(JNS) In the fourth week of its invasion into Ukraine, Russia finds itself bogged down, struggling to seize major cities, coping with low morale among Russian forces and facing an unexpectedly vigorous Ukrainian defense increasingly armed by a world indignant over attacks on civilians and their cities. A Pentagon official told reporters on Tuesday that Russia has lost 10% of military forces it sent into Ukraine. An article on the site of the pro-Kremlin tabloid Komsomolskaya Pravda, captured by a web archive tool, cited a Russian Defense Ministry official as saying 9,861 Russians have been killed and 16,153 injured. (It later withdrew the article and claimed that it had been hacked.) The North Atlantic Treaty Organization (NATO) puts the number of Russian troops killed, wounded, missing or taken prisoner at 40,000.
So at this point, is a negotiated settlement possible given the gap between the sides?
“Russia can’t come out of this with an unequivocal victory. What’s realistic is that it can reach some understanding with the Ukrainians,” Zvi Magen, senior research fellow at the Tel Aviv-based Institute for National Security Studies (INSS), told JNS.
Magen, who served as Israel’s ambassador to Ukraine (1993-1997) and Israel’s ambassador to Russia (1998-1999), said that from the first day, when Russia attempted—and failed—to land a large force near Kyiv to take the city, it was apparent that things were not going well. By the third day of its self-initiated war, Russia was calling for negotiations and it is now fighting with one eye toward those talks. (Magen said one reason Russia targeted civilian centers is to “soften up the Ukrainians so that they’ll be more flexible in negotiations.”)
“Russia is definitely perceived now as weaker than before, but it wants to leave the impression that it is steadfast,” noted Magen.
On Thursday, the heads of NATO met in Brussels to discuss the Russian threat, including the possibility that the country could use weapons of mass destruction—nuclear, chemical or biological—in Ukraine, especially if Russian losses continue to grow. NATO’s secretary-general Jens Stoltenberg noted this concern, saying that “Russia is trying to create some kind of pretext accusing Ukraine, the United States and NATO allies for preparing to use chemical and biological weapons,” he said, “and we have seen before that this way of accusing others is actually a way to create a pretext to do the same themselves.”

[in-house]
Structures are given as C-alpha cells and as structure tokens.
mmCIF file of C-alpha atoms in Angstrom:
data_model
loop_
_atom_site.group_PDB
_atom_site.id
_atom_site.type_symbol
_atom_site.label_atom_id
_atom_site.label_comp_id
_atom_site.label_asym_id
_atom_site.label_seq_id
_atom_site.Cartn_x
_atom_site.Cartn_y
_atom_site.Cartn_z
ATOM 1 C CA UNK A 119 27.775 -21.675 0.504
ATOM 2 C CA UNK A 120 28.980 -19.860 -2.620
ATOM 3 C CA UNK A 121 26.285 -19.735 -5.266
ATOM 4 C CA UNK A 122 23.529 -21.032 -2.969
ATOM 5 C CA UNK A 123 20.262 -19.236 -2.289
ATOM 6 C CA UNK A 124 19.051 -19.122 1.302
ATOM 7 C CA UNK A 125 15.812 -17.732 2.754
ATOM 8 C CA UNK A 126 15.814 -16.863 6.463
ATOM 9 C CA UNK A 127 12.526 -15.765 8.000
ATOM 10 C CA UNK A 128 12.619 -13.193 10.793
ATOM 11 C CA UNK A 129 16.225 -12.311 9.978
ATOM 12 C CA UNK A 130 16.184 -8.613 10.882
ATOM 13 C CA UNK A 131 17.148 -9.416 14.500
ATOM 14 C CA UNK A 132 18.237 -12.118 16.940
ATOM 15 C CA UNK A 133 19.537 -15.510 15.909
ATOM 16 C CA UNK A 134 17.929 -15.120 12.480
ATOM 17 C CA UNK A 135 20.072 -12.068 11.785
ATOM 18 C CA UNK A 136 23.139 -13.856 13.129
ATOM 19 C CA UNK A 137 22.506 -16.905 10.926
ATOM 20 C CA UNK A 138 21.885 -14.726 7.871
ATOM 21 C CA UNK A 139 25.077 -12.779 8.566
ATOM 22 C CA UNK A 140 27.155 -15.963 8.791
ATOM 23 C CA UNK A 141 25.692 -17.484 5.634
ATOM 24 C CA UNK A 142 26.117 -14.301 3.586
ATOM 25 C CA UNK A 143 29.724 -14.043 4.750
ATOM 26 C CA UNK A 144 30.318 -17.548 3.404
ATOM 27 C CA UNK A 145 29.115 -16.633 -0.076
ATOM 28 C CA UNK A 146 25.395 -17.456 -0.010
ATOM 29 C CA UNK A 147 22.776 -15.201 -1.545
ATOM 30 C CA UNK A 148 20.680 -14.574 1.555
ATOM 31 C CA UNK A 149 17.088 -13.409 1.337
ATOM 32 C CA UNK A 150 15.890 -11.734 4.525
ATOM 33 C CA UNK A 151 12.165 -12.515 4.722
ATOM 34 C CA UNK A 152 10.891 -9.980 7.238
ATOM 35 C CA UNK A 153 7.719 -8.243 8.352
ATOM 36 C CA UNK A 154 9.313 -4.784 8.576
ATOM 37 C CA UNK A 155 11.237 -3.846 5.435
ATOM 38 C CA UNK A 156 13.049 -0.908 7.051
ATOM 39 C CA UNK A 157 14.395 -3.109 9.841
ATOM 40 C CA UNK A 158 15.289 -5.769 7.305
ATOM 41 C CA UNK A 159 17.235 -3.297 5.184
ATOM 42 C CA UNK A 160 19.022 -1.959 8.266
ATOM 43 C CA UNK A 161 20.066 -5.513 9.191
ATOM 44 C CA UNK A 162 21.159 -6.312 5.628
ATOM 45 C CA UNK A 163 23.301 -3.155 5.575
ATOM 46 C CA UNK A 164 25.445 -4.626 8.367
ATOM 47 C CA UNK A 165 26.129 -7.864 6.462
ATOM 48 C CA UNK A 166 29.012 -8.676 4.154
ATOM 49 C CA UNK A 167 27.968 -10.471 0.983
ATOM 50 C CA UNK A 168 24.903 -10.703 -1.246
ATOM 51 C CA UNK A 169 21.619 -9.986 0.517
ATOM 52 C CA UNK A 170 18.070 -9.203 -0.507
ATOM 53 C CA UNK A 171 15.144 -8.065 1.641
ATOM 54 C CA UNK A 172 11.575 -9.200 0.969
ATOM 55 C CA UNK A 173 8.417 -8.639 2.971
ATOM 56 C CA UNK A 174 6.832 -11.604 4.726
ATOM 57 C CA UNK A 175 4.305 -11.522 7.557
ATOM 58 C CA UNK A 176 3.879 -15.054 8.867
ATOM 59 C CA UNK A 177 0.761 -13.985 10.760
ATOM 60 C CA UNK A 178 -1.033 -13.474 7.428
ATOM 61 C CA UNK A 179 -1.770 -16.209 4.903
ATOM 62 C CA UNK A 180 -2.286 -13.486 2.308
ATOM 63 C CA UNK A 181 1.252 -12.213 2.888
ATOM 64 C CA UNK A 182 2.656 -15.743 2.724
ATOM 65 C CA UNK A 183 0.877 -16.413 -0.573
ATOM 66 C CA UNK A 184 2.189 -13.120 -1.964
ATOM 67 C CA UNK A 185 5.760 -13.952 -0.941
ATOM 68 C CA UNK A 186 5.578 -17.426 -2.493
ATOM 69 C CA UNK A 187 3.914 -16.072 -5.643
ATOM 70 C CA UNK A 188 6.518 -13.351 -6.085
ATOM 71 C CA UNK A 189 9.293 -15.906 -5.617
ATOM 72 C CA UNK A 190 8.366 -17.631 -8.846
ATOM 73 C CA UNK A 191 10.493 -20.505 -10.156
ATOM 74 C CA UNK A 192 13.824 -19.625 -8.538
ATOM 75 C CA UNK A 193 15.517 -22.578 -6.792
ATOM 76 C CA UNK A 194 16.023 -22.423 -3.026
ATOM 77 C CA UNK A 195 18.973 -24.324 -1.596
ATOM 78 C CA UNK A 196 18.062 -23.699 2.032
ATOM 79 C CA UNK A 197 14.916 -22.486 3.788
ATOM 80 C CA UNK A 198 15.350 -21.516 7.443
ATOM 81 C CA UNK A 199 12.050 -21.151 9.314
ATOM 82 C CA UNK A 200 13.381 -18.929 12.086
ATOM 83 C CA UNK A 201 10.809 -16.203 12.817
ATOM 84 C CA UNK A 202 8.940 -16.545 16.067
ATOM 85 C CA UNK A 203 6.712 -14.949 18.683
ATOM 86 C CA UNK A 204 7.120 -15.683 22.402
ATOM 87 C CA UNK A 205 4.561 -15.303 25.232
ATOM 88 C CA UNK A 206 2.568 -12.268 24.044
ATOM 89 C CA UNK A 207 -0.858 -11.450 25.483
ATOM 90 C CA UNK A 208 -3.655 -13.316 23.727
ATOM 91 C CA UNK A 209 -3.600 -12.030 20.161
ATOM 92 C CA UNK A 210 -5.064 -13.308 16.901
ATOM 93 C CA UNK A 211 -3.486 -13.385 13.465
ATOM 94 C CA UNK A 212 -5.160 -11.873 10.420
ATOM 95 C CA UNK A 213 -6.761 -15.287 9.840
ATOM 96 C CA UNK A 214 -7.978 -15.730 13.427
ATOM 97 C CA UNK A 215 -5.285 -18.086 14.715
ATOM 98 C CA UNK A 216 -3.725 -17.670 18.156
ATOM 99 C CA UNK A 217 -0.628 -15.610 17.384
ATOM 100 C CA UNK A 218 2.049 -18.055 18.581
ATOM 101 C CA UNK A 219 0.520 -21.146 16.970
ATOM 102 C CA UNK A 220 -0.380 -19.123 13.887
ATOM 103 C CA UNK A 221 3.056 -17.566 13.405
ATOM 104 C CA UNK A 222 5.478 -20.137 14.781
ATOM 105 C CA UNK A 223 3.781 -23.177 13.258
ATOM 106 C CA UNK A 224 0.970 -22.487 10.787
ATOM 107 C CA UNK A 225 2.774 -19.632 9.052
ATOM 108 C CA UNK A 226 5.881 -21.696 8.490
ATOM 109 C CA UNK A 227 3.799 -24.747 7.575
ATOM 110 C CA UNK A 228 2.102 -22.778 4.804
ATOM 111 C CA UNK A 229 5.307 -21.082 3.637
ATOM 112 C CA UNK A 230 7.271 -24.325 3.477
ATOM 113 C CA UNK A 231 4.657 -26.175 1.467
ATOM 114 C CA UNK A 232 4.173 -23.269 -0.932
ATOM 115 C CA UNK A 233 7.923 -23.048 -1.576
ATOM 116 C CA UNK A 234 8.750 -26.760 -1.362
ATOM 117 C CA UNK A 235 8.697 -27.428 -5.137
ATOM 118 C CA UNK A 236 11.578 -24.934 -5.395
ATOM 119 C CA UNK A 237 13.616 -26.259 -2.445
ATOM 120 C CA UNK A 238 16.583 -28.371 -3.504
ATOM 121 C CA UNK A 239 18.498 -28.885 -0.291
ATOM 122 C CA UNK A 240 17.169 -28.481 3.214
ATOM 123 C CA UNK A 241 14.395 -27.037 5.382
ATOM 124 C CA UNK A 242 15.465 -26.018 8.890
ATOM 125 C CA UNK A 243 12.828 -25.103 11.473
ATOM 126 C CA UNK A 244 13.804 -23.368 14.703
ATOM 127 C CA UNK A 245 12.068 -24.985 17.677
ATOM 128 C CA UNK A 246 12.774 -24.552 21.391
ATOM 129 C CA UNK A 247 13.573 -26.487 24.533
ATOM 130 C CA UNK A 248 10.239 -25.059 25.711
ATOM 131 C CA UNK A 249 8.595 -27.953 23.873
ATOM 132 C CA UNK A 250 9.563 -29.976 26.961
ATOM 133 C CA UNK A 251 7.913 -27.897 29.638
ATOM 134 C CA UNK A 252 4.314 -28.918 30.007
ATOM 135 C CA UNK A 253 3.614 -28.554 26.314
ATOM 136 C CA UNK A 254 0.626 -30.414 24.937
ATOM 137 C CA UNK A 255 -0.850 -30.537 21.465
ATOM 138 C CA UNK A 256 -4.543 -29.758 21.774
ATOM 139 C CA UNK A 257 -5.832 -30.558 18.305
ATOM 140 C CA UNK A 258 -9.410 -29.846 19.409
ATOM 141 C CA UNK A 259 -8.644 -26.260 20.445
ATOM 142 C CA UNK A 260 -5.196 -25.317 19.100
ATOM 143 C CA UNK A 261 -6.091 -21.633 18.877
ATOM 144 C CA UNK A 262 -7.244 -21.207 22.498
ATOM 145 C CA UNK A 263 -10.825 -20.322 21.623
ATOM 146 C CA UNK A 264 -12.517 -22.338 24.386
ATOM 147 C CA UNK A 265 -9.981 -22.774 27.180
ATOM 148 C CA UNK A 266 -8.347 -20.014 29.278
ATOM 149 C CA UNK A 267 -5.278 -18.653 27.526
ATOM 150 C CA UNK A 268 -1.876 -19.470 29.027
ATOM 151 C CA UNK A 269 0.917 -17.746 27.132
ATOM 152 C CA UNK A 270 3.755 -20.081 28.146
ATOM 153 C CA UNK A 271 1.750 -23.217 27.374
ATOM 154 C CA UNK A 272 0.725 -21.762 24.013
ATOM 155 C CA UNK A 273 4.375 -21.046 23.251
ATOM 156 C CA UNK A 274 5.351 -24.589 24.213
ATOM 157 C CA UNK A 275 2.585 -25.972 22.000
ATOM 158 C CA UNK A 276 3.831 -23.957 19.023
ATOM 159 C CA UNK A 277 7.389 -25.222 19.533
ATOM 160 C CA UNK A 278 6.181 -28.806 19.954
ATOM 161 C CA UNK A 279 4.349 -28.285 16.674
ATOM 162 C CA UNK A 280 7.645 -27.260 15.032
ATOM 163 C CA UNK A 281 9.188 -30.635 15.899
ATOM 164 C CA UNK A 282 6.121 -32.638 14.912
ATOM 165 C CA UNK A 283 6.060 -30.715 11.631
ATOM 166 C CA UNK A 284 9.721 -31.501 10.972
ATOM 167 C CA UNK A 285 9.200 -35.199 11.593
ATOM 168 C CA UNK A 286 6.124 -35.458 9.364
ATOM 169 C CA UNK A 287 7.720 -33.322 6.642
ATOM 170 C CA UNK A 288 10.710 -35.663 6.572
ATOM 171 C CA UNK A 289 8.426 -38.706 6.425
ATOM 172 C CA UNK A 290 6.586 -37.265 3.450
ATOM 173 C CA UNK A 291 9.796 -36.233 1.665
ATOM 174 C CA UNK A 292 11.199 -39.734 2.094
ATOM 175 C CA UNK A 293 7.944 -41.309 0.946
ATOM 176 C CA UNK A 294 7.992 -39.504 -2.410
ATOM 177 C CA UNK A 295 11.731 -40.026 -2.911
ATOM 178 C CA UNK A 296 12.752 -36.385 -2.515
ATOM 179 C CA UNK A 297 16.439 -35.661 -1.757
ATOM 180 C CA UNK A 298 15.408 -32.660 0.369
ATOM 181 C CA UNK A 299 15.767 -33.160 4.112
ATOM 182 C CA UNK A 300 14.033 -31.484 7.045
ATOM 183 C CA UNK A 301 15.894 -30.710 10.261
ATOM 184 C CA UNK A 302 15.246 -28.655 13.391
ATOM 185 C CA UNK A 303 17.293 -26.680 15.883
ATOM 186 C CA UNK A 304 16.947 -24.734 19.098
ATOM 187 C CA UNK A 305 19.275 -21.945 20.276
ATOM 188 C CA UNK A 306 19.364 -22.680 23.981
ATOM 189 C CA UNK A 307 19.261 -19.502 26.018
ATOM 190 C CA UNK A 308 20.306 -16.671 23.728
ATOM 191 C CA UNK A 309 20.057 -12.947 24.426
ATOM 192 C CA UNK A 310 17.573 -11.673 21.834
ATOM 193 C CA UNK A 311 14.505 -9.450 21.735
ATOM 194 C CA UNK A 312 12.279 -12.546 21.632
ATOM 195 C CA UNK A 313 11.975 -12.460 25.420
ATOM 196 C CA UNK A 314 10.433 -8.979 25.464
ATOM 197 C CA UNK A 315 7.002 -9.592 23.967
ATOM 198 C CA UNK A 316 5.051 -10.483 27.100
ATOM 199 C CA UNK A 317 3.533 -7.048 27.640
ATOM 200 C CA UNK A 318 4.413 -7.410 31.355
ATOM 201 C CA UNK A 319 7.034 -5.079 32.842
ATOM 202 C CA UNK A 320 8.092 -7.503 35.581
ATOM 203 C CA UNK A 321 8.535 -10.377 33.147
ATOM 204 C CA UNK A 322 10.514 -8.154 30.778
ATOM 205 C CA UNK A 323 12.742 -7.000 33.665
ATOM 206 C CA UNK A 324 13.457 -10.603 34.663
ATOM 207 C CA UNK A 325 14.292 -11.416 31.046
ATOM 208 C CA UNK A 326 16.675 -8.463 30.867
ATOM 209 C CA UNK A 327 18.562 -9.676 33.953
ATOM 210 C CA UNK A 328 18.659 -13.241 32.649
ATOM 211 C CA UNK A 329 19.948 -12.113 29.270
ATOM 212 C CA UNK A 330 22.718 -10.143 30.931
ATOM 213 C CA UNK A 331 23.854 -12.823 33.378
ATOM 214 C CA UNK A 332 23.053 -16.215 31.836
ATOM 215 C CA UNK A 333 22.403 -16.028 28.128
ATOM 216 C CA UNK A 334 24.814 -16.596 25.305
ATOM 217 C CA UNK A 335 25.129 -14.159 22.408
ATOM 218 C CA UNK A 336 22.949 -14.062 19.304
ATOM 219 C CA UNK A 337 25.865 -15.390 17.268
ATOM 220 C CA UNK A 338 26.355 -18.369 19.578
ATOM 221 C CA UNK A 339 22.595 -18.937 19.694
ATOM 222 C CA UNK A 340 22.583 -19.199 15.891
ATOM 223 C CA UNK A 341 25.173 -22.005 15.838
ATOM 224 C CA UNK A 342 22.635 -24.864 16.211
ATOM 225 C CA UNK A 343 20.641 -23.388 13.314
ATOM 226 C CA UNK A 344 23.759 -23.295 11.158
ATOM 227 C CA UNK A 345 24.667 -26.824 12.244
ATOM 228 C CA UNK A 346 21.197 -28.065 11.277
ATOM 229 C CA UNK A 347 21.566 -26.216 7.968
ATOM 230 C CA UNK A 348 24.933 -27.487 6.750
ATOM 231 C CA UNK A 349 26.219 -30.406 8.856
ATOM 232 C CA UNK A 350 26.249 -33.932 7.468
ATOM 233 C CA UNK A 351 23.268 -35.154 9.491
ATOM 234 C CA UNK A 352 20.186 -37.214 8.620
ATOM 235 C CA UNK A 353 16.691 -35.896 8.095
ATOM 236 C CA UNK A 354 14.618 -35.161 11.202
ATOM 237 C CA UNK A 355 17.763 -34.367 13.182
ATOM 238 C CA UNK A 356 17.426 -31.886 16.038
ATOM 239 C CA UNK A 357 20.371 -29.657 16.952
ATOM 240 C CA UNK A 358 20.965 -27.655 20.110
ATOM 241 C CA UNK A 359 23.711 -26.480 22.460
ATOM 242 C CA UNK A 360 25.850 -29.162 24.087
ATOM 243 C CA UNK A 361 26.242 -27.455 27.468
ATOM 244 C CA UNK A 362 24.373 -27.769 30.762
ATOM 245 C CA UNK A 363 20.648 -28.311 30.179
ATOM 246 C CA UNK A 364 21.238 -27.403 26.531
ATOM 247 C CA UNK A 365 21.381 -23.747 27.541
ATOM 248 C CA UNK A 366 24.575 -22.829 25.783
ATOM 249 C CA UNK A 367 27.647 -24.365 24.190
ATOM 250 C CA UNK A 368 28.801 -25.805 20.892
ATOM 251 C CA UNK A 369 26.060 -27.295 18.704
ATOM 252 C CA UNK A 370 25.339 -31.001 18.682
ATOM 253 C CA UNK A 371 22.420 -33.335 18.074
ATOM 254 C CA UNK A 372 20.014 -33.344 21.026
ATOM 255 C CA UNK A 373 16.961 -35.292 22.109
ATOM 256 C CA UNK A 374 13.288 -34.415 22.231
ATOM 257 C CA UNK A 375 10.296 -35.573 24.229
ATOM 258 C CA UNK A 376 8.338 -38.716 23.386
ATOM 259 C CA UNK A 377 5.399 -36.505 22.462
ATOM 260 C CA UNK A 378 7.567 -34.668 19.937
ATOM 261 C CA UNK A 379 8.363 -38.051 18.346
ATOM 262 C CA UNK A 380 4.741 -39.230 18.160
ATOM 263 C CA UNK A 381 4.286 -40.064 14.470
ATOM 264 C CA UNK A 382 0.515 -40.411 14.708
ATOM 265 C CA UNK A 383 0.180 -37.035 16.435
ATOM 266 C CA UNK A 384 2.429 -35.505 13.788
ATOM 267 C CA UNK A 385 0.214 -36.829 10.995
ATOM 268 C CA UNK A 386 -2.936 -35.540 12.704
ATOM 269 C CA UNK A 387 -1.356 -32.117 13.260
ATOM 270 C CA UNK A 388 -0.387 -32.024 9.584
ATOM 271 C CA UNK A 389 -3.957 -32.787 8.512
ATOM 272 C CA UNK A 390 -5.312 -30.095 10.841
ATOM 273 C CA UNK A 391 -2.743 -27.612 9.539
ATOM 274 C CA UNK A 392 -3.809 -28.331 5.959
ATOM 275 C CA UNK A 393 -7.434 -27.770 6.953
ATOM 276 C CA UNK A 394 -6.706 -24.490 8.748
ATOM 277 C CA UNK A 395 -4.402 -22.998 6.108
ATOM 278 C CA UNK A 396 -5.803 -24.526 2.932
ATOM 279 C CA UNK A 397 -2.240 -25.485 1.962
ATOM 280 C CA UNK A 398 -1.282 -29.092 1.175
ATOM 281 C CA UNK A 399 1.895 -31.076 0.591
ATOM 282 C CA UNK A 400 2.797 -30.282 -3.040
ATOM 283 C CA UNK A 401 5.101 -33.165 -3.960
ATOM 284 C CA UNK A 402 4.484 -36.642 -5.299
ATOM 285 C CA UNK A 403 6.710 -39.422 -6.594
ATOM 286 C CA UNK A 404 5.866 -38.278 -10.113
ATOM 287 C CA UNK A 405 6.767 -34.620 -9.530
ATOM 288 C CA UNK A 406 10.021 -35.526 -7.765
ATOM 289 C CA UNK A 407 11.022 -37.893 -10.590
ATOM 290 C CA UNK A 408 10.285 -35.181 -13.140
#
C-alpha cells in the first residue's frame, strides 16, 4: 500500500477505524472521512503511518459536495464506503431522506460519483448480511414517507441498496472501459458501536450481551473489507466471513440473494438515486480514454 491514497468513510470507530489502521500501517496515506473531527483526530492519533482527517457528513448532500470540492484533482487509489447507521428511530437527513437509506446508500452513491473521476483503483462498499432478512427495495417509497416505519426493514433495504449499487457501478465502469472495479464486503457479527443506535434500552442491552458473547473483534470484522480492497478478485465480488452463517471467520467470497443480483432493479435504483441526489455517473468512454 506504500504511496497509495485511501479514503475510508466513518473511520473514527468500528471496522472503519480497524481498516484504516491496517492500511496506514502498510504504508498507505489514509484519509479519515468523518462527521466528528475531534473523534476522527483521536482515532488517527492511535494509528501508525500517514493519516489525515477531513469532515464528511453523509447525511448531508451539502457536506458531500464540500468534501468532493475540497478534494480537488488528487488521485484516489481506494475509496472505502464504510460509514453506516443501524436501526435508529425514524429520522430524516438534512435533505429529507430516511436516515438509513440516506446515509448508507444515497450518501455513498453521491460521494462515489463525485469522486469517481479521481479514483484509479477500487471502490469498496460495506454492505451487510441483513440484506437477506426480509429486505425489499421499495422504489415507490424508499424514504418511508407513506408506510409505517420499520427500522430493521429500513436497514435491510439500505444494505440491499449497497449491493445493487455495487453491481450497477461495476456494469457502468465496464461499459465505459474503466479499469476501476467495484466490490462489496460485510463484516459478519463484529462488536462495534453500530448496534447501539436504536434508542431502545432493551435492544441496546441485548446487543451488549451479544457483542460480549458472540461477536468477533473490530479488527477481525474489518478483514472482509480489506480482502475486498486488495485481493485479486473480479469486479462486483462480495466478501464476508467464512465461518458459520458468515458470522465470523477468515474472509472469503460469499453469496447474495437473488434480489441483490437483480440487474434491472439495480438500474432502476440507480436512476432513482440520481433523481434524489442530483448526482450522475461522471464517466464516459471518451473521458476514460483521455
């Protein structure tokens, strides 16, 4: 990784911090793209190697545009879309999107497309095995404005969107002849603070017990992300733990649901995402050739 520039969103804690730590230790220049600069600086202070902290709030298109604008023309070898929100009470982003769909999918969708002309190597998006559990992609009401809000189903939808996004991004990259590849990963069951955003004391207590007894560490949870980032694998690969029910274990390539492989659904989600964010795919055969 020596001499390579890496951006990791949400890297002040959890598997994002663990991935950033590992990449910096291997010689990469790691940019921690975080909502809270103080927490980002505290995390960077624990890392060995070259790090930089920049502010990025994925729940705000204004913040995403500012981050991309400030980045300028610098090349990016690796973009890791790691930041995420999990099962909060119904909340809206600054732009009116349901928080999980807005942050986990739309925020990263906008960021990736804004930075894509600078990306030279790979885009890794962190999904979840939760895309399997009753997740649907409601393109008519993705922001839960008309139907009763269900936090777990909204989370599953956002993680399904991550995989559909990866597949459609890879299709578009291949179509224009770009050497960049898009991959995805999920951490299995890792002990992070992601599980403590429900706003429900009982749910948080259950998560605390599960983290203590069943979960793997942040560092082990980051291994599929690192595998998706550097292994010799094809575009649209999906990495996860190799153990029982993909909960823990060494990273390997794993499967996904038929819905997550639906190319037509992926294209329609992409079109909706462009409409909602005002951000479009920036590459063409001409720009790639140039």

Anna Borshchevskaya, a senior fellow at the Washington Institute for Near East Policy, agreed that the Russian army “at the end of this will come out looking much worse.”
However, she said it’s too early to declare that Russia has lost. “The Russian military can still bring a lot to bear,” she told JNS, and it could still walk away with a win. In her view, a win would mean controlling a larger part of Ukraine, leaving Zelensky with a “rump state.”
It’s the possibility of such a victory for Russian President Vladimir Putin that is Borshchevskaya’s biggest concern. “If he can return from this, you can be sure there will be another invasion in maybe five to eight years and not just in Ukraine, perhaps in Moldova. We’re just going to have the scenario playing out over and over again,” she said.
‘There’s a big mess in the Kremlin’
Steven Horrell, a nonresident senior fellow at the Washington, D.C.-based Center for European Policy Analysis, said it’s hard to envision an agreement that would give Putin a win and at the same time satisfy Ukraine.
He explained that it will be difficult for Putin to spin compromise as success—“even in Russia, where he controls all the spin”—given that the Russian leader has declared his “strategic desired end goal” to be a “new global security architecture” where nations bordering Russia gravitate into its sphere of influence, both militarily and economically, and move away from the West.
“Those goals,” Horrell told JNS, “appear impossible to achieve.”
On Ukraine’s part, Horrell said, after having fought Russia to a stalemate, it shouldn’t be satisfied with anything less than the complete withdrawal of Russian forces from all Ukrainian territories, including Donetsk and Lugansk in the east, and the Crimea, which it occupied in 2014. “If I were a negotiator for Kyiv at this point, I would definitely demand withdrawal from Crimea and Eastern Ukraine, and that’s likely to be unacceptable to Russia.”
Horrell said his main fear is that the Ukraine war will turn into another “frozen conflict,” where active fighting comes to an end without a political agreement. He noted that this has been Russia’s modus operandi in other conflicts, and it has worked to its benefit, citing Georgia and Moldova as two examples. By occupying parts of both these countries, Russia essentially keeps them in line, “preventing them from reaching their full potential and stopping them from moving further westward,” he said.
“For this reason, any negotiated settlement that leaves Russian boots on the ground in Ukrainian territory is to my mind not a satisfactory conclusion,” he said.
Neither Horrell nor Borshchevskaya saw much chance that Putin would be ousted as a result of his miscalculations in Ukraine. They agreed that he is too entrenched in Moscow, and that neither a putsch by his inner circle nor a broad public outcry is likely. “It’s wishful thinking,” said Borshchevskaya.
Still, INSS’s Magen was less certain, saying, “there’s a big mess in the Kremlin. There are power struggles there. So I do not know how he comes out of it and continues to be as strong as he was before. It could very well be that if he doesn’t bring a nice victory, a pretty agreement, he’ll have more problems at home than in the West.”